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yellow diamond warning sign with 'hurricane season' written on it in front of storm clouds and lightning

When Does Florida Hurricane Season Start?

June 1 was the first official day of the 2021 Atlantic hurricane season. Generally, the Florida hurricane season runs from June 1 through November 30, with a peak in August and September.

This year, there have already been 3 named storms near Florida – Tropical Storm Ana, which dissipated in the Atlantic Ocean, Tropical Storm Claudette, which caused tornados in Mississippi, Alabama, Florida, and Georgia, and Tropical Storm Elsa, which wreaked havoc near the Georgia-Florida border.

As such, Florida residents need to be prepared for another difficult hurricane season with 3 to 5 major hurricanes.

What Is the Hurricane Forecast for 2021?

The National Oceanic and Atmospheric Administration (NOAA) is predicting another above-normal Atlantic hurricane season. Still, experts do not expect 2021 to match 2020’s historic levels of storm activity. NOAA predicts 13 to 20 named storms with winds of 39 mph or higher and estimates that 6 to 10 of these storms could become hurricanes with winds of 74 mph or higher. Of these storms, 3 to 5 could also become major hurricanes with winds of 111 mph or higher.

The organization encourages everyone living near the Atlantic Ocean to visit FEMA’s for preparation and to visit the National Hurricane Center website throughout the season to track current watches and warnings.

What to Expect During Hurricane Season

According to Live Science, you should expect “Whipping winds, torrential downpours, power outages and floods,” during Florida’s hurricane season – whether you live on the coast or not.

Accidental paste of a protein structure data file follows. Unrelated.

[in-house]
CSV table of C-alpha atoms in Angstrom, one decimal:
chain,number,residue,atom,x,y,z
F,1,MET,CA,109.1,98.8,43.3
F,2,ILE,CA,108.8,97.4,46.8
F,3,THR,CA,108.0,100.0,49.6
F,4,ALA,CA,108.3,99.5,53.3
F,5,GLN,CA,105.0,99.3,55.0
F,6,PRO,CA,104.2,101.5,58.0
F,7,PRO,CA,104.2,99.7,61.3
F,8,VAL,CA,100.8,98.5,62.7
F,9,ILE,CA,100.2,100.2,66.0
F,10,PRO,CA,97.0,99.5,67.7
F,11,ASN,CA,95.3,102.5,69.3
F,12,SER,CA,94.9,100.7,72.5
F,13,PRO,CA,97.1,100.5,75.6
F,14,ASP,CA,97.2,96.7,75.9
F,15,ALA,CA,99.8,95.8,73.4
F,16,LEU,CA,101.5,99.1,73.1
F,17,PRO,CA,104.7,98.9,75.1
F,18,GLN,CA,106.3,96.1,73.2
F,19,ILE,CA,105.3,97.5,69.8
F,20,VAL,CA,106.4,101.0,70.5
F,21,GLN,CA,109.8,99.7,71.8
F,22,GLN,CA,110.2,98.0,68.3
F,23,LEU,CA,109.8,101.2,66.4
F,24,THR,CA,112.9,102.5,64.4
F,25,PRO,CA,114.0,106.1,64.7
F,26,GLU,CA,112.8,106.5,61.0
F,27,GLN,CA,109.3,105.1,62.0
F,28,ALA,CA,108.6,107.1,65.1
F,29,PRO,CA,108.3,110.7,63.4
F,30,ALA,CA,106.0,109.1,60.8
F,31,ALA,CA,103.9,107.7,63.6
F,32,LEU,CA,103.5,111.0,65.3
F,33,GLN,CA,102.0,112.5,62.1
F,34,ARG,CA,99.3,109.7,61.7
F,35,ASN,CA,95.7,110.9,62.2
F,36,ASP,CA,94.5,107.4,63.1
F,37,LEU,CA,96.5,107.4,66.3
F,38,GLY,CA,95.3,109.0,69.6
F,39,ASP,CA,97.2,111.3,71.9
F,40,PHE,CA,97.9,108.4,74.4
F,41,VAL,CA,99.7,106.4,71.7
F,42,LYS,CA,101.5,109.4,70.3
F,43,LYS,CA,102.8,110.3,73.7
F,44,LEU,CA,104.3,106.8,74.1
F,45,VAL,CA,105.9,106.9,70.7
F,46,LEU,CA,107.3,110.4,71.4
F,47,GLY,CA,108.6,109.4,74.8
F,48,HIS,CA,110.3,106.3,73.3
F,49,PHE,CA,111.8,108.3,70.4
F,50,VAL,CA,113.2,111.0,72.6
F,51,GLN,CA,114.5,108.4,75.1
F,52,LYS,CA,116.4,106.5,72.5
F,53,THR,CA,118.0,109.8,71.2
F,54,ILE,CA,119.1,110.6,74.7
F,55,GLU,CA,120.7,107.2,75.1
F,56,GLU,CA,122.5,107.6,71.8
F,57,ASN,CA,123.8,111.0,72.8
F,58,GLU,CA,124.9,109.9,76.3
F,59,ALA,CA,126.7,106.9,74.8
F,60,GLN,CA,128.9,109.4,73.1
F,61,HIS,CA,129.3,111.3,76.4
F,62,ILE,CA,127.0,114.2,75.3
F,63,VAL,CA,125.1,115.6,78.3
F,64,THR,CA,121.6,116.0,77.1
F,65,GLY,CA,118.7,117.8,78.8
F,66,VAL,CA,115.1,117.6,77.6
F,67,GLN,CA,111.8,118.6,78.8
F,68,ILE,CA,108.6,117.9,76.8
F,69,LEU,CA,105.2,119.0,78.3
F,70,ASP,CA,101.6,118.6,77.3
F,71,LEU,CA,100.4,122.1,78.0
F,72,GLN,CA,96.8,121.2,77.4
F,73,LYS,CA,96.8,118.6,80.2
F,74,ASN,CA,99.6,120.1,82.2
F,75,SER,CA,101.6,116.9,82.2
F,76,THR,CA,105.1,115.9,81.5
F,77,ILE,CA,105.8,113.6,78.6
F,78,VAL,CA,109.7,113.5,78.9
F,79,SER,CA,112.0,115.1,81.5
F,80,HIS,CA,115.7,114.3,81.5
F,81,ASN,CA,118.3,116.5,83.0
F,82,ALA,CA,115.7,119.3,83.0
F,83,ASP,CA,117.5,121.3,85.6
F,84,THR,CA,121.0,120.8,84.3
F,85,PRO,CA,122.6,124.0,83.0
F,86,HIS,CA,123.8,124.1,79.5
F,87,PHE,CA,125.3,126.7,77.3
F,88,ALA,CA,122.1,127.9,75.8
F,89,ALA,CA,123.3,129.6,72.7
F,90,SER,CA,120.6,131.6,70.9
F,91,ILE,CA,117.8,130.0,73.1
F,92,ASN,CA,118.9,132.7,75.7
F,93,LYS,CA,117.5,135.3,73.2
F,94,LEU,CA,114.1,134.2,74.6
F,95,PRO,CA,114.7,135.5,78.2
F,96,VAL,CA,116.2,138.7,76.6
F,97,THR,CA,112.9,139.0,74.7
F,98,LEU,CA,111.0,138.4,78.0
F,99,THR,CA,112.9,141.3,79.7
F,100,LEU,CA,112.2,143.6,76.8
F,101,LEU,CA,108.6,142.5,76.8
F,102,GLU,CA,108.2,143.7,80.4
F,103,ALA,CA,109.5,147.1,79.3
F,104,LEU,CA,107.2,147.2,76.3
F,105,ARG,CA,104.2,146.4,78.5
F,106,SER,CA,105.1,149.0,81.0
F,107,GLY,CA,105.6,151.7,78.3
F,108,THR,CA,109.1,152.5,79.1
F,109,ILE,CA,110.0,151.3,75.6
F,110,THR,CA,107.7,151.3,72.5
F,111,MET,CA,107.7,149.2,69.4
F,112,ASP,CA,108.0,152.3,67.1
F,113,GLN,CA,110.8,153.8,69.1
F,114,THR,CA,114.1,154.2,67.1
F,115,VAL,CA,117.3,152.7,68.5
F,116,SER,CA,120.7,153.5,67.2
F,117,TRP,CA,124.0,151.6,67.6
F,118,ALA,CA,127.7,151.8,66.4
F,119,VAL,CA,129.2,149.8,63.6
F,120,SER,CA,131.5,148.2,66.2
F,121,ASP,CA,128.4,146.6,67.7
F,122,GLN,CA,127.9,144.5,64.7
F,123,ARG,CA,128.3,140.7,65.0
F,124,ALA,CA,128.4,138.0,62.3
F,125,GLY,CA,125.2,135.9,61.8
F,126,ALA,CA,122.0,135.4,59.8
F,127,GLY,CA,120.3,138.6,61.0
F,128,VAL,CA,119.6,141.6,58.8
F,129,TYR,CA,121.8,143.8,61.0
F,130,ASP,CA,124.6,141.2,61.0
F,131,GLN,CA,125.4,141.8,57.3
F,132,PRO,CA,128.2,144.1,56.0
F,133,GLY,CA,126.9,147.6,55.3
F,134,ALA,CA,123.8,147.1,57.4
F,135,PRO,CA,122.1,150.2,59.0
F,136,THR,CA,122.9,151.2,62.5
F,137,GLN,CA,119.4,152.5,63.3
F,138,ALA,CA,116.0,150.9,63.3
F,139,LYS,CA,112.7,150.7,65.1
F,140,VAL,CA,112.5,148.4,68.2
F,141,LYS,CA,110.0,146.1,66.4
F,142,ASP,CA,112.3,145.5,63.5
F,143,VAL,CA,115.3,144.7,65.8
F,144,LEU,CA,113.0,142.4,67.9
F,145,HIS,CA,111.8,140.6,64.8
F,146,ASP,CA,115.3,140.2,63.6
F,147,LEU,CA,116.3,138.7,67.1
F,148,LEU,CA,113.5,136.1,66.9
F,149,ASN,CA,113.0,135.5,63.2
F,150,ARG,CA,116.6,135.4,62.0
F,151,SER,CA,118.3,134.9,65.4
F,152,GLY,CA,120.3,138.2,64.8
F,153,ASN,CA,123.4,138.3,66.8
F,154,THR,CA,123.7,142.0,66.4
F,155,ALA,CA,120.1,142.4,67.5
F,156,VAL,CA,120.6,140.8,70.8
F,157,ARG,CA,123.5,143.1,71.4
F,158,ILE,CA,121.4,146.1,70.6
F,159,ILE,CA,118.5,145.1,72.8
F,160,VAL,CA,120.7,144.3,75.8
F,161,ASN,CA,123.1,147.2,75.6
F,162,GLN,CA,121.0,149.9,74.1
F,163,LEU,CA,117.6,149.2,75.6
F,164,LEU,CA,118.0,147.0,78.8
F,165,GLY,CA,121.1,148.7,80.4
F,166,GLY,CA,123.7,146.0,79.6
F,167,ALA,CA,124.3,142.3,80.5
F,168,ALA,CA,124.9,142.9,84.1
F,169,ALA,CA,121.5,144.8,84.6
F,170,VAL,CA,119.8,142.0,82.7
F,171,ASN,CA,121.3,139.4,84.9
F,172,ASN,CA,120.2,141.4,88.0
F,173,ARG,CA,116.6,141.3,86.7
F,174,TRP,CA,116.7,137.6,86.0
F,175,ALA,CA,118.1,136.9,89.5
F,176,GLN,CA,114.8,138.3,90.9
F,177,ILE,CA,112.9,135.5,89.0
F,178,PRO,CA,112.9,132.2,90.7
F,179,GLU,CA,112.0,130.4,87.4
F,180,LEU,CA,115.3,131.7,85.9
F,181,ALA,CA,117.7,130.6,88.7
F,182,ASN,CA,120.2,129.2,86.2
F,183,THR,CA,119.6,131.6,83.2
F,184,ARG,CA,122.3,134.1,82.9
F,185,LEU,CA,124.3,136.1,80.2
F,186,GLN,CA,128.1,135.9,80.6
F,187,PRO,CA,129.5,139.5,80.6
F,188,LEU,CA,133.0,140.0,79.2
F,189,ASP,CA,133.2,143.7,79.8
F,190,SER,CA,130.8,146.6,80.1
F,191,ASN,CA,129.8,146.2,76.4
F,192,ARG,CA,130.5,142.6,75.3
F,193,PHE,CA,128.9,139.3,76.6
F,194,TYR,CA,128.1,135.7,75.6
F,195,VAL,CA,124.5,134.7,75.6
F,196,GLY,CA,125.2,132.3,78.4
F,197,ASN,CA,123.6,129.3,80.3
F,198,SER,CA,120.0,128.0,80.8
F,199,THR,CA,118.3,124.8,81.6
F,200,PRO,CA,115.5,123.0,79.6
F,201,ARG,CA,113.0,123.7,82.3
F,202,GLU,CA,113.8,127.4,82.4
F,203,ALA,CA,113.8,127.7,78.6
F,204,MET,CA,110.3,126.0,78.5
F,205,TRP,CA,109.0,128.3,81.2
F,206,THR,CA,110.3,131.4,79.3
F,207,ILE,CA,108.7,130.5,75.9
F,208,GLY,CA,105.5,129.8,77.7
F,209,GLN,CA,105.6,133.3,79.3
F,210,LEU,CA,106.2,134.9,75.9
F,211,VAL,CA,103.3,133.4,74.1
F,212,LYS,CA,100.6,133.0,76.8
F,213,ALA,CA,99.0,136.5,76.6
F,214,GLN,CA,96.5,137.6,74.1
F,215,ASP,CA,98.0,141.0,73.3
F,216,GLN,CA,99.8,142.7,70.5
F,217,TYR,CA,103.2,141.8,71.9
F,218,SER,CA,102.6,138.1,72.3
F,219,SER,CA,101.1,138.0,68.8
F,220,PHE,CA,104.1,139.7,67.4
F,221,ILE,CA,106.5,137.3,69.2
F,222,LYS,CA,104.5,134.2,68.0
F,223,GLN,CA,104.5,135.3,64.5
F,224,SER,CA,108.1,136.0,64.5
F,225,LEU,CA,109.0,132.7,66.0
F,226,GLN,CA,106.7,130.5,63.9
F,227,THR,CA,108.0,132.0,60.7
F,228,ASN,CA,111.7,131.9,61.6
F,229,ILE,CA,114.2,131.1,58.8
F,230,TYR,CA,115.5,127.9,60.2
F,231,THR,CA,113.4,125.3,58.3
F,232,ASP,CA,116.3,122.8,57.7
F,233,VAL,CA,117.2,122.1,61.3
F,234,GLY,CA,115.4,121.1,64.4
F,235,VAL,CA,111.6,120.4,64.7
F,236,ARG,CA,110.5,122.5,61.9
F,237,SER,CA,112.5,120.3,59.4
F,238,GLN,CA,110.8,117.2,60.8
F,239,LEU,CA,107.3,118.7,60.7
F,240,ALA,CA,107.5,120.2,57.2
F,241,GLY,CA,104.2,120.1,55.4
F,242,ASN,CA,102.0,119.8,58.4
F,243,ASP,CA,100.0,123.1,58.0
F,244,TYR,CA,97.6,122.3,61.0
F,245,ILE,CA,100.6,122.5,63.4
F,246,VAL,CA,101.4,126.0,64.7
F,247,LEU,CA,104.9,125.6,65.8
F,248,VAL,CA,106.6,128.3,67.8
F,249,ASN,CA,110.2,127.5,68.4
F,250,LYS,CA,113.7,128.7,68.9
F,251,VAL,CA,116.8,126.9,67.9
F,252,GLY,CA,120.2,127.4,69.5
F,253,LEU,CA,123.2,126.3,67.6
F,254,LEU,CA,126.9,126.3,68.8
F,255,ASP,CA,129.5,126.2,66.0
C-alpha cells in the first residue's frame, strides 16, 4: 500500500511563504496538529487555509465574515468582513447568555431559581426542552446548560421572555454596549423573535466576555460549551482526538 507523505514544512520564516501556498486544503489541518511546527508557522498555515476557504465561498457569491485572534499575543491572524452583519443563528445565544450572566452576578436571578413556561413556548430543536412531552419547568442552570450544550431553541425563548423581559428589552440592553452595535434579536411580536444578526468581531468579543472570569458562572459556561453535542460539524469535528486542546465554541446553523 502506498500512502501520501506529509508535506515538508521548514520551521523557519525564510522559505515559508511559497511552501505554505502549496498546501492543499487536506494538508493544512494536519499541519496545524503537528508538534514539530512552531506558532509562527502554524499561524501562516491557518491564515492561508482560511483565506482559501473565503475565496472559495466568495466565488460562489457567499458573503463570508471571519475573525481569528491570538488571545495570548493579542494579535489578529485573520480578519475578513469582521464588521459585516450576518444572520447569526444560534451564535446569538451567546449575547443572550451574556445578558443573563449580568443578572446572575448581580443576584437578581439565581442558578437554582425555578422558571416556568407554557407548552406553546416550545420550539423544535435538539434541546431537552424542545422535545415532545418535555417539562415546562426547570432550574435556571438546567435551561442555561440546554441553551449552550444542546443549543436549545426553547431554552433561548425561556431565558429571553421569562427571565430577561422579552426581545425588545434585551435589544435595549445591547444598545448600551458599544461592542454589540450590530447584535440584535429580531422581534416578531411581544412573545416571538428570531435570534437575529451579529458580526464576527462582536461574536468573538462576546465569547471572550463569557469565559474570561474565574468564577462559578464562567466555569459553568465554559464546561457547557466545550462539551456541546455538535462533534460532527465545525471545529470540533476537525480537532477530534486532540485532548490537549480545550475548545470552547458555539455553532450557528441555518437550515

The time to prepare for this dangerous and dramatic weather is now. According to WPTV, you should stalk up on water, batteries, medicine, and nonperishable food that can sustain you and your family for 3 to 5 days without power. You should also have a plan to keep your loved ones and property safe, including an evacuation plan – even if you’re only moving a few miles inland.

Ultimately, you should never underestimate a hurricane or tropical storm. Expect evacuations, power loss, and property damage.

Hurricane Insurance

Make sure you have insurance for any properties you own and pay extra for hurricane insurance. Before hurricane season, you can call your insurance company to check your coverage.

After a storm, hold your insurance company to the information they gave you and the policy you signed. If you are having trouble with a hurricane damage claim, do not hesitate to seek legal help.

At Lauri J. Goldstein & Associates, PLLC, we are prepared to help you get through hurricane season and navigate the aftermath of any storm. As Treasure Coast locals, we know how to handle insurance companies and hurricane claims.

Hurricane season is underway. Take the time to prepare for storms now and call us at (866) 675-4427 or contact us online if anything goes wrong.